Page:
The gifts of grey hair

Focus on Seniors Feature

June 5, 2019 | Feature | Volume 23 Issue 12
Claire Ewert Fisher |
Photo © istock.com/ninamalyna

“O God, from my youth you have taught me, and I still proclaim your wondrous deeds. So even to old age and grey hairs, O God, do not forsake me, until I proclaim your might to all the generations to come” (Psalm 71:17-18).

I have grey hair; this is where life has placed me. I am getting older. 

I am discovering that there is still much to learn as I age. There are still interesting challenges ahead. And I have many companions —the baby boomers, those children who were born after the Second World War. We are a sector of the population who are used to success. We are still pretty healthy. Overall, we have a fair amount of money and we still have dreams for the future. 

There is a story in Scripture that can help us out (Genesis 18:1-15). Sarah, the unsung hero, is married to this guy Abe, who keeps hearing God tell him that he is going to be the father of many nations, that his offspring would be as numerous as the stars! 

But the couple don’t have children. They are not able to conceive a child together. And now they are—well, you might say—old. She is 90 and definitely postmenopausal, and he is 99-plus. 

One day, three men appear at the tent of Sarah and Abraham in the heat of the day. Their tent is pitched next to the oak tree of Mamre, near a fine spring well. Abe rushes out to welcome them, offering them water to wash their feet, shade to rest in and food to sustain them. Sarah, maintaining proper role expectations of the day, remains in the tent, listening. One of the strangers, who somehow knows Sarah by name, predicts, “Sarah will have a son.” 

I love the next part. Sarah laughs!

It’s not clear what was behind the laughter. My husband wonders if it was mocking and derisive. After all, what was being predicted was beyond imagination, unsettling and intrusive. Here they were in the desert, without progeny, without a future, powerless, homeless, landless and desolate.

I, on the other hand, think her laughter expresses pure joy, is playful and filled with delight at the new prospects. God was promising something new. The future was open. God had promised, and Sarah laughed. I like to think that she was delighting in the possibilities God had just opened up. God was going to make sure that this couple was blessed with a child.

That is precisely what happens. Sarah conceives and gives birth to a son. They name him Isaac, meaning “laughter.” Sarah, who was marginalized in parts of her story, is now drawn into the centre of God’s work. Her participation in the story brings new life where none seemed possible before. God is faithful and Sarah is faithful.

Sarah is aging, but her life is anything but over. The changes taking place in her life reflect the power of God at work transforming lives everywhere, all the time.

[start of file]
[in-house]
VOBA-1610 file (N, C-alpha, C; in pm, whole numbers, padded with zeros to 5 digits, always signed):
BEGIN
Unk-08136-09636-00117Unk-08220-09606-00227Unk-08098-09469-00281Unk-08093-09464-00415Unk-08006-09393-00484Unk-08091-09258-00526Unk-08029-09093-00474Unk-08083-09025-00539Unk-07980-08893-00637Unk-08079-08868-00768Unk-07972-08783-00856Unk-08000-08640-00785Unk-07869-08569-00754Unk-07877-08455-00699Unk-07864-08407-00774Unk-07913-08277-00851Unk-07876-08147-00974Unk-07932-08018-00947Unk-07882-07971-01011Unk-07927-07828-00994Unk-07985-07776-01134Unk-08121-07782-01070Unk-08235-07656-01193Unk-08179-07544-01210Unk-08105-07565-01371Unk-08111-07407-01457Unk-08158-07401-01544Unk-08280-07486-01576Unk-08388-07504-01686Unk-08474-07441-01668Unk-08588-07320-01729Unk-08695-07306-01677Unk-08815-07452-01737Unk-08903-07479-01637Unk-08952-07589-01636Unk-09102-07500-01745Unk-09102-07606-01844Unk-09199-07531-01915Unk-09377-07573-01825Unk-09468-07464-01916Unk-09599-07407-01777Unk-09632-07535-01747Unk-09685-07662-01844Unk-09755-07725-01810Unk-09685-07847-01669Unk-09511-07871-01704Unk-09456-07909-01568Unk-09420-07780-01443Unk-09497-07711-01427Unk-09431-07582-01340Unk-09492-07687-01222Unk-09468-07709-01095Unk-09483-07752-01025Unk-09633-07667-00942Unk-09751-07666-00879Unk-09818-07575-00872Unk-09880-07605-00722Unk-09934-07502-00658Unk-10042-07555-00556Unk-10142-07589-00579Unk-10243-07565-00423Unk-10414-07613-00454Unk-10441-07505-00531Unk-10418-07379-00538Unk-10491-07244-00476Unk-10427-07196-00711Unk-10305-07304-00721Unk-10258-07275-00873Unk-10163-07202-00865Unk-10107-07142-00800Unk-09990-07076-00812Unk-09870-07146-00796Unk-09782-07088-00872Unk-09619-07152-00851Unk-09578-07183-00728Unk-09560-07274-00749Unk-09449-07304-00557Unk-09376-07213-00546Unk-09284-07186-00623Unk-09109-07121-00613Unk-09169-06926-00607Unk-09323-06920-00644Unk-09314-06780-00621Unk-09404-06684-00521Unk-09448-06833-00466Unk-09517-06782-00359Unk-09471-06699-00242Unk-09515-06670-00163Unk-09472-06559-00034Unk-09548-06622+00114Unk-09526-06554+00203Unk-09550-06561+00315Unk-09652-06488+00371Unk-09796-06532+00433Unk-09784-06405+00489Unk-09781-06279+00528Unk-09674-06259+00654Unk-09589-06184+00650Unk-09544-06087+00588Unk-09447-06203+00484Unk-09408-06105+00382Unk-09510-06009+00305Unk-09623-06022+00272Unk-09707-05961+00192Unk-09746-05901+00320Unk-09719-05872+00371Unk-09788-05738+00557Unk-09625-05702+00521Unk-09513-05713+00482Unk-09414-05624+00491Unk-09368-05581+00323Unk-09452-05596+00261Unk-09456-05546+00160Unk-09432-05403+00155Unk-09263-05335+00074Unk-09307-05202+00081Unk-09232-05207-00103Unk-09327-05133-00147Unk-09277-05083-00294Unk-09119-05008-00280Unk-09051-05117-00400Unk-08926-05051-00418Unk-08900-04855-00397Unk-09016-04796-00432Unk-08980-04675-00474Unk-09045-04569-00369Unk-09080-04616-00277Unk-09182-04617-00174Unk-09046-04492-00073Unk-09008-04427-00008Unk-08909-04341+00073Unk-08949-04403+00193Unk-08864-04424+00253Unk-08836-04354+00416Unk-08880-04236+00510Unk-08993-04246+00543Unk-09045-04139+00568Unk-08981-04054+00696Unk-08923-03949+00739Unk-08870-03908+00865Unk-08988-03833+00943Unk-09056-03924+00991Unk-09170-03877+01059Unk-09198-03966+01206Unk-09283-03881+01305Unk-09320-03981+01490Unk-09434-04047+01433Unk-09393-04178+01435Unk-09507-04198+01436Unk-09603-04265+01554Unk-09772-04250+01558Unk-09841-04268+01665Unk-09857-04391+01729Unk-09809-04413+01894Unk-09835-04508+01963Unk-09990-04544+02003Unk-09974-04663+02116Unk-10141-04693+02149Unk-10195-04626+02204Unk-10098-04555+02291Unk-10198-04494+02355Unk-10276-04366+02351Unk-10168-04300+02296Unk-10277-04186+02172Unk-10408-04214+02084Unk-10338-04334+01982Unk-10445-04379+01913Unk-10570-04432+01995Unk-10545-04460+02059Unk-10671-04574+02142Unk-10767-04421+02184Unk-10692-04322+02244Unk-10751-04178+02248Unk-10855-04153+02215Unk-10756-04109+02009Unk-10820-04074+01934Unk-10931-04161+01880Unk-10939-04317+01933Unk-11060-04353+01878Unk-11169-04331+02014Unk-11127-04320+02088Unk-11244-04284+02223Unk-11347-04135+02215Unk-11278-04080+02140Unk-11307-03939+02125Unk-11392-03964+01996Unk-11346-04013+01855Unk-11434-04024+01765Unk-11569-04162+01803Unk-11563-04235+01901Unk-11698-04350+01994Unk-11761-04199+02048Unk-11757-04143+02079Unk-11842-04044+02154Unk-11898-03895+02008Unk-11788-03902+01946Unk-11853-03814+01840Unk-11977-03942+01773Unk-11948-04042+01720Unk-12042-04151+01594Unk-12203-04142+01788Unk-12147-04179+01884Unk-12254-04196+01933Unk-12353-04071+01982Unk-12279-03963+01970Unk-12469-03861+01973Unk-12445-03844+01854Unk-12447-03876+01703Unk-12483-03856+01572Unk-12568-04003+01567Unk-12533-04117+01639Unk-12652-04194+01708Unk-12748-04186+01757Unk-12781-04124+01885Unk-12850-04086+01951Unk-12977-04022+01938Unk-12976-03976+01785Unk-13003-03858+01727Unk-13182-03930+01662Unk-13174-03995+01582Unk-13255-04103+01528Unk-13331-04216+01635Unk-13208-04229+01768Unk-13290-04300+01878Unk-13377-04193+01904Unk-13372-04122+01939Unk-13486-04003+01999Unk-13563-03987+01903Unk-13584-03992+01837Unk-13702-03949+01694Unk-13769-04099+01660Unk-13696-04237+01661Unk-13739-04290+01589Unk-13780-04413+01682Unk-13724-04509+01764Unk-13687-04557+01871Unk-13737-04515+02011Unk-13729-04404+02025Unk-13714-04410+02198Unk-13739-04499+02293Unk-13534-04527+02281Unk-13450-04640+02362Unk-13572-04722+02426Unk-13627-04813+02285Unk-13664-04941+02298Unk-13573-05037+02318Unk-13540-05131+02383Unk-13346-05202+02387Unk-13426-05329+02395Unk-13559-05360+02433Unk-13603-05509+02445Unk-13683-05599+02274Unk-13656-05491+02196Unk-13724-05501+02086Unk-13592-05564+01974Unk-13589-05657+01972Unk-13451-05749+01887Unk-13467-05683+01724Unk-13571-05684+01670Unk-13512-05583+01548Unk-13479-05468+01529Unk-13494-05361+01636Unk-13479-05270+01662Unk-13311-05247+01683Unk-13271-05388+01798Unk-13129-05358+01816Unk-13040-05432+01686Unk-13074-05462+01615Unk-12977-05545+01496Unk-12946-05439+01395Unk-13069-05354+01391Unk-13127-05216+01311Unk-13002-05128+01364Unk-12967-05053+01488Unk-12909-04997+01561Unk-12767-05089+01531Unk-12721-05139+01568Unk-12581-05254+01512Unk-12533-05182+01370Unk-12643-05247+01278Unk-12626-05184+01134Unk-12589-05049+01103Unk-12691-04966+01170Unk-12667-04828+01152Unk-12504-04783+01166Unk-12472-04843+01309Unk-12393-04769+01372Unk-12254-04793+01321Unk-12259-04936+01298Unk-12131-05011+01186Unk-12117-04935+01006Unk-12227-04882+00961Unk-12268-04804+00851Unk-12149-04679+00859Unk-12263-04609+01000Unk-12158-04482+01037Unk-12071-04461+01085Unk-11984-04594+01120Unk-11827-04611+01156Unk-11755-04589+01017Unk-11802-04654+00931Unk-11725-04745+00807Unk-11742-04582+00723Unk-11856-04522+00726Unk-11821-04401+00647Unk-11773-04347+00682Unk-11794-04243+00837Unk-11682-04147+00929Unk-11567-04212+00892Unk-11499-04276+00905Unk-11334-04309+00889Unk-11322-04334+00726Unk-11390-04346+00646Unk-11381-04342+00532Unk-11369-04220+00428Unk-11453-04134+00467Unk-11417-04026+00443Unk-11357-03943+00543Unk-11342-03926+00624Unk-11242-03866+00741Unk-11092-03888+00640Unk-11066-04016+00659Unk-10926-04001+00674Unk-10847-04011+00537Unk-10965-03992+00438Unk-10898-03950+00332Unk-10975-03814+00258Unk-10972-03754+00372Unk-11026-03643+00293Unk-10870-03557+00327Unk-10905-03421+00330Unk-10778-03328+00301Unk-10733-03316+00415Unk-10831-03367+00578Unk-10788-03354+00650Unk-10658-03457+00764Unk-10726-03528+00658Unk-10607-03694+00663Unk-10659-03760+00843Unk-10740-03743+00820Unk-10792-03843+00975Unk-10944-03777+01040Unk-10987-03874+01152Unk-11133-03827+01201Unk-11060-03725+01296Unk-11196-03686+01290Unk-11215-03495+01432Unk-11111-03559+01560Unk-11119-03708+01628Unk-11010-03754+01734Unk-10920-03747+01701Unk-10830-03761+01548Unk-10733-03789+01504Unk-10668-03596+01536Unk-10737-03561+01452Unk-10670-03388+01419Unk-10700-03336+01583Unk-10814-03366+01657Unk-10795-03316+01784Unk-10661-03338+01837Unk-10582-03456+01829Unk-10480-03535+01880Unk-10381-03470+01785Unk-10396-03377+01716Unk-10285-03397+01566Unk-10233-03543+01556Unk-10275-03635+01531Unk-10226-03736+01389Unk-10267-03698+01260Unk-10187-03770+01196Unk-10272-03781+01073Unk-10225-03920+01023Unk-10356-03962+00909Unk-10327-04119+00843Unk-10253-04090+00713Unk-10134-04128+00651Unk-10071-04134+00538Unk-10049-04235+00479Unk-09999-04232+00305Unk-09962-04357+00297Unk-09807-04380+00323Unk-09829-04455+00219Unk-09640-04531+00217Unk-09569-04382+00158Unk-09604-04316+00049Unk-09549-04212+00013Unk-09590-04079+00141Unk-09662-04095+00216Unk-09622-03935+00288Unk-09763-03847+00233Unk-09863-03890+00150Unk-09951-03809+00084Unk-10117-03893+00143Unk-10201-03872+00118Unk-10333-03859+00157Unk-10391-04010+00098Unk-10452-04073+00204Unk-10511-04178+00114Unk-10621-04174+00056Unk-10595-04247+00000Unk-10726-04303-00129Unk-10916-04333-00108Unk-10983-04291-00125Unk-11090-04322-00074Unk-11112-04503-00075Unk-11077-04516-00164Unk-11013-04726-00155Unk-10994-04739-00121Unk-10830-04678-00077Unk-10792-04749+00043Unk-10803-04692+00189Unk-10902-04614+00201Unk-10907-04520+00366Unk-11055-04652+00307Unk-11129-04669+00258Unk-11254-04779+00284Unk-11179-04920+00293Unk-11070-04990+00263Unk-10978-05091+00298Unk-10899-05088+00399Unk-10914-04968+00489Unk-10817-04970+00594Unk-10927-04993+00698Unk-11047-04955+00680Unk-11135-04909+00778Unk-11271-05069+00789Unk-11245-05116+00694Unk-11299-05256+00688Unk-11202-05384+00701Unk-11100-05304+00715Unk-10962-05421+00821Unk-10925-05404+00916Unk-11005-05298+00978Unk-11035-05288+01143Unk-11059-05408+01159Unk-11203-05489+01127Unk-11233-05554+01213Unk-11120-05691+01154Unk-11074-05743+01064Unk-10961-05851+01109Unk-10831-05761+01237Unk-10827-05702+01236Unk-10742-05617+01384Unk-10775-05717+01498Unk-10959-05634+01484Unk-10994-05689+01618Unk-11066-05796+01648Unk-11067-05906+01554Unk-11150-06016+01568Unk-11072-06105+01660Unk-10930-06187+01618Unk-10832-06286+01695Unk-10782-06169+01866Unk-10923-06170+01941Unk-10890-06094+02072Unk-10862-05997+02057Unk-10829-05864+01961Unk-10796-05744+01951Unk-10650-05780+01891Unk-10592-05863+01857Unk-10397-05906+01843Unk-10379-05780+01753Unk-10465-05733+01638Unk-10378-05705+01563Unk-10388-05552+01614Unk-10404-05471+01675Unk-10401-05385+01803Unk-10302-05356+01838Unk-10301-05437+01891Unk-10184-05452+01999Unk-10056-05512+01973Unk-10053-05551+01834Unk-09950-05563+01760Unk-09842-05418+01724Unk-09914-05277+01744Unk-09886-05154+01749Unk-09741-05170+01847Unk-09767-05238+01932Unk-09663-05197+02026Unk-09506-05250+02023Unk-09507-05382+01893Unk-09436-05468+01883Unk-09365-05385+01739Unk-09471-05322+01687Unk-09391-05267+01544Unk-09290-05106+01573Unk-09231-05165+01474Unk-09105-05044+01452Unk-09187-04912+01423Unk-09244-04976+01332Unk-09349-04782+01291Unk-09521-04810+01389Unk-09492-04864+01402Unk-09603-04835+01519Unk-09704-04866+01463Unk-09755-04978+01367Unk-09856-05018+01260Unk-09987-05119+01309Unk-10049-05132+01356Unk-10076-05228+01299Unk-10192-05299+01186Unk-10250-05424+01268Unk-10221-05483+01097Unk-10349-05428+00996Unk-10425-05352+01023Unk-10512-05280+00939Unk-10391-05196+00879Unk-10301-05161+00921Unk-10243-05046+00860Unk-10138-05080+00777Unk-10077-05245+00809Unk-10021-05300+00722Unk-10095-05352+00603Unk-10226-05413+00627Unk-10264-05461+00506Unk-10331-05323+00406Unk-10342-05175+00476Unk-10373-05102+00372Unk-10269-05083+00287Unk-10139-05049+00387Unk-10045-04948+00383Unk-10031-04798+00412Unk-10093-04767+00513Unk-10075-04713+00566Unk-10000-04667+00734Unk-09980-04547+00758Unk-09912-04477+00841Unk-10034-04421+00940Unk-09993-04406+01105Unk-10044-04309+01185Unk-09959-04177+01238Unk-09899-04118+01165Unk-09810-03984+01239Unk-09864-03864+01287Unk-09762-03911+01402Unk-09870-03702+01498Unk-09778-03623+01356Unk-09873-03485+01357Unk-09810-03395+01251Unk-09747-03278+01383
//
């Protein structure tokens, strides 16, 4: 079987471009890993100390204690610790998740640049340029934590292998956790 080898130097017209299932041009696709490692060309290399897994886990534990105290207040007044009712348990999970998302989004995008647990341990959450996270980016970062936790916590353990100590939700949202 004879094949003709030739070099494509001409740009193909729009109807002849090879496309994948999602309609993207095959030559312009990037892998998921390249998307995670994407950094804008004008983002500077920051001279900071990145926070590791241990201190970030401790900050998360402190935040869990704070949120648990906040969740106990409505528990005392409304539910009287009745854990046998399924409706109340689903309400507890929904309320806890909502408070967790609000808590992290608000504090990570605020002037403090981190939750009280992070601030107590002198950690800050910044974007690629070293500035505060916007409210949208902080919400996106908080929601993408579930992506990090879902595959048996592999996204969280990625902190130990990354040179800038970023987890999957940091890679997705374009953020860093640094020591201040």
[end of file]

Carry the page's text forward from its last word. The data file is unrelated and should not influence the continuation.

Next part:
Some gifts of age

Here are some observations that speak of a life well lived, particularly as one ages:

  • The first observation has to do with “hospitality.” Hospitality is holding space for another person. Holding space involves creating an environment in which love, acceptance and support are the defining features. Hospitality is opening one’s heart, one’s time and one’s presence to another person. It comes without judgment, but with acceptance, swimming in love, a love that flows out to another for the sake of that person.
  • Richard Wagamese, an Ojibwe author, has written some powerfully empathetic novels. In Ragged Company, he follows the lives of street people whose group grows to include a disgruntled journalist, a lawyer and a person working for a lottery company. Through the words of one character called Timber, an accomplished wood carver with a particularly bitter attitude towards life, Wagamese teaches us an important lesson. Speaking of another character, Timber says, “I had failed him then. Failed to let him see me. Failed to let him know me in all the corrugated chips and fracture lines. Failed to let him know that friends are imperfect replicas of the people we think we choose, and that imperfection is the nature of it all.”
  • We live together in community. When we practise hospitality, we belong in someone else’s heart. Timber says, “We come together in our brokenness and find that our small acts of being human together mend the breaks, allow us to retool the design and become more.”
  • I wonder if there is any other earthly thing that is more important than a ragged company to walk with us through life.
  • Another aspect of Sarah’s life is her willingness to embrace the unexpected, the different and the surprise we know as the future. She laughs but she is open to new possibilities and new experiences.
  • Sarah had not always acted with this kind of openness and patience. A dozen years before, she had been much more impulsive. She had been anxious that Abe would not get his sky full of stars—his descendants—so she had sent her maidservant to Abraham’s bed. She had not been prepared to wait on God’s timing.